Wednesday, January 23, 2019

Why I love Florence Welch...

That name rings a bell... right?

If not, you may know her better as the powerhouse frontwoman of Indie Rock band Florence and the Machine, accompanied by Isabella Summers, Robert Ackroyd and Tom Monger, plus a selection of touring members.

Their newest album High As Hope is a ten track work of absolute wonder and ironically the best way to describe it is using the title of its predecessor, "How Big, How Blue, How Beautiful". It doesn't fall off or fade out at any point, every song is massive and it's impossible to describe just how beautiful this entire album is. I don't think I've ever listened to an album and fallen in love with it immediately, I always have to listen to it a few times before I connect with the music and decide whether I like it or not, but this definitely wasn't the case with High As Hope - it was love at first sight.

Not just a singer - Florence also released a book of lyrics and poetry, titled Useless Magic...

Track listing;

South London Forever
Big God
Sky Full Of Song
100 Years
The End Of Love
No Choir

Florence and the Machine is a musical concept formed by two best friends in their early twenties. Florence revealed the origin of their unusual name in an interview with The Sunday Times;

"The name... started off as a private joke that got out of hand. I made music with my friend, who we called Isabella Machine to which I was Florence Robot. When I was about an hour away from my first gig, I still didn't have a name, so I thought, 'Okay, I'll be Florence Robot/ Isa Machine,' before realising that name was so long that it'd drive me mad."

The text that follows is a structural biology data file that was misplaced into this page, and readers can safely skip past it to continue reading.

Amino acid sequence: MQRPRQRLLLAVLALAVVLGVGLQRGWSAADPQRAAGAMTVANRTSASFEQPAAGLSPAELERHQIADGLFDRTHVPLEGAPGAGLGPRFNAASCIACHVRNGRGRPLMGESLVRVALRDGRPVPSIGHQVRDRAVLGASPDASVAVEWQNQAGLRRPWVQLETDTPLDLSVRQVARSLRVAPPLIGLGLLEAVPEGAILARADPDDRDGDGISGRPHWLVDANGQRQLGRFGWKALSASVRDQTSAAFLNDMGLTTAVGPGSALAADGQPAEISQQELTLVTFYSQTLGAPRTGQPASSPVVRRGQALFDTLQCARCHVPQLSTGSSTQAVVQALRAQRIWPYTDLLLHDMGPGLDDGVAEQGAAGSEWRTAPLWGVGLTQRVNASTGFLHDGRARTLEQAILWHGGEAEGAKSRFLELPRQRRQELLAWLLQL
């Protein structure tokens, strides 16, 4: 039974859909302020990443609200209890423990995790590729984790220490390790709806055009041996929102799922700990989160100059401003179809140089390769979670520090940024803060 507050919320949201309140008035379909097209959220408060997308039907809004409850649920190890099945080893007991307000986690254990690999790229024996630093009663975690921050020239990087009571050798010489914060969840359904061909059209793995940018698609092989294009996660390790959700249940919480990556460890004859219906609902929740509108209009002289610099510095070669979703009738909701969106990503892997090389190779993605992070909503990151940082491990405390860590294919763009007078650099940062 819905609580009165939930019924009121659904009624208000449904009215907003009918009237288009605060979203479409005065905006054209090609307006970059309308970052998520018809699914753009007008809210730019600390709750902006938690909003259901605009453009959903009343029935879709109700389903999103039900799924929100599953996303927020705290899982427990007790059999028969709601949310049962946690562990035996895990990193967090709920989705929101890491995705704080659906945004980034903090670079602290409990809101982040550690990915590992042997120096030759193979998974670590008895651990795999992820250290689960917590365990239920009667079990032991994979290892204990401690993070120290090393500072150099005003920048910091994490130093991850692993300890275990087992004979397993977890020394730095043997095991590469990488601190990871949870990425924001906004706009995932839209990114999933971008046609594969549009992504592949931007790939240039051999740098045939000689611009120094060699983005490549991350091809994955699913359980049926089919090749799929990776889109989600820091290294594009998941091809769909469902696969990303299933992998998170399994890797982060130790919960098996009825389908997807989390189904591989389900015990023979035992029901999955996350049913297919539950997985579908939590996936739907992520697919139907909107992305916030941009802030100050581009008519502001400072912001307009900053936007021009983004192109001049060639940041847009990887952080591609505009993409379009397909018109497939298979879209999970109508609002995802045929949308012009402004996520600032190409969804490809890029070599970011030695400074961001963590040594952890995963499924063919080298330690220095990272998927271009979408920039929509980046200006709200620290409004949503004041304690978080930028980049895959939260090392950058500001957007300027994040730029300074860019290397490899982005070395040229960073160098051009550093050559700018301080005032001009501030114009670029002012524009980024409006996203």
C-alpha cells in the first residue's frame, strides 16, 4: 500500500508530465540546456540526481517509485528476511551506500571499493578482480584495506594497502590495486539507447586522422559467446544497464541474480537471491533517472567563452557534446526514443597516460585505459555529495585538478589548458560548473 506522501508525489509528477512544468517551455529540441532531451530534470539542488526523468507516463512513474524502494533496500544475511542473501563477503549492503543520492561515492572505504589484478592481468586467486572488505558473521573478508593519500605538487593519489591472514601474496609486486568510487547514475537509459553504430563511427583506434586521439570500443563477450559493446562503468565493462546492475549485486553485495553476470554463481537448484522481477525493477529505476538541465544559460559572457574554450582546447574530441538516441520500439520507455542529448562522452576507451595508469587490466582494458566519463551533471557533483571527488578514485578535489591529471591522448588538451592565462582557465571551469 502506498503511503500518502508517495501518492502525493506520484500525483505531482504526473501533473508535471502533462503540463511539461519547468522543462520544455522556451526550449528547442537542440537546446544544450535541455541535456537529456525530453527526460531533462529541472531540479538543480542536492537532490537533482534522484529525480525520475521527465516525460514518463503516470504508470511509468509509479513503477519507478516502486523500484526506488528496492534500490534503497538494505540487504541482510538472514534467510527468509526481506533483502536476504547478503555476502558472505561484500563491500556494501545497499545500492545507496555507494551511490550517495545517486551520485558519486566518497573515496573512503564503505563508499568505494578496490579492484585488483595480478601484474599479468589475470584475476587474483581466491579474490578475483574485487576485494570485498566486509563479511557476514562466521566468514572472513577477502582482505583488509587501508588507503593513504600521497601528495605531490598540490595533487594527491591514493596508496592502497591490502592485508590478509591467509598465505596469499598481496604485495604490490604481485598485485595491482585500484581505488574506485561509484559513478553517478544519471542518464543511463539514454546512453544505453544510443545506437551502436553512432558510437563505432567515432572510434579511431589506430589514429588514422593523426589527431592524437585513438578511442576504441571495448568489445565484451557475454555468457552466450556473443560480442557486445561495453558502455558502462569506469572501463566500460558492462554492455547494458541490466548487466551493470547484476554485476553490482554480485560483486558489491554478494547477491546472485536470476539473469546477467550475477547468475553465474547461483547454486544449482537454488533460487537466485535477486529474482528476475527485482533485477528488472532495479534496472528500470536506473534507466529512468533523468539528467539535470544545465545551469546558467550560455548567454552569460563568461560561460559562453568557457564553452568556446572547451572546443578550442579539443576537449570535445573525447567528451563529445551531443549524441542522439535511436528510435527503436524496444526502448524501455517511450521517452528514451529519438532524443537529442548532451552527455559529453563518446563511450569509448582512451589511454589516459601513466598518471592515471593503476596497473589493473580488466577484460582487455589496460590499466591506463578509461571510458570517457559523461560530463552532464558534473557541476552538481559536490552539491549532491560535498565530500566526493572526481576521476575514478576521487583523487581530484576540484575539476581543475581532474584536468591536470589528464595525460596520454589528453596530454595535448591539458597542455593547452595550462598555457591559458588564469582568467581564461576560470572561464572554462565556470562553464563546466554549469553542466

And since then, the band have come an incredibly long way, from being a support (alongside Adele) for Kate Nash at Camden's Lock Tavern to headlining festivals (the first female headliner of Glastonbury this century) and embarking on a sell-out world tour (currently in Australia with Billie Eilish and Marlon Williams in tow).

Florence's angelic voice blesses this entire album and it could well possibly be their rawest album to date, opening up through her lyrics about drug and alcohol abuse and struggles she
faced as a teenager:

"At seventeen, I started to starve myself
I thought that love was a kind of emptiness
And at least I understood then the hunger I felt
And I didn't have to call it loneliness"

Florence has been nominated a Brit award for 'British Female Solo Artist', going up against Anne-Marie, Jess Glynne, Jorja Smith and Lily Allen (surely it's a shoo-in). High As Hope has also been nominated for the 'Mastercard British Album Of The Year' award, competing with the likes of George Ezra, Anne-Marie, Jorja Smith and The 1975. You can vote for the awards here.

Possibly one of the most influential British artists of this century, and definitely one of my favourites. Florence and the Machine. Hopefully that's a name we'll continue to hear for 100 Years to come...

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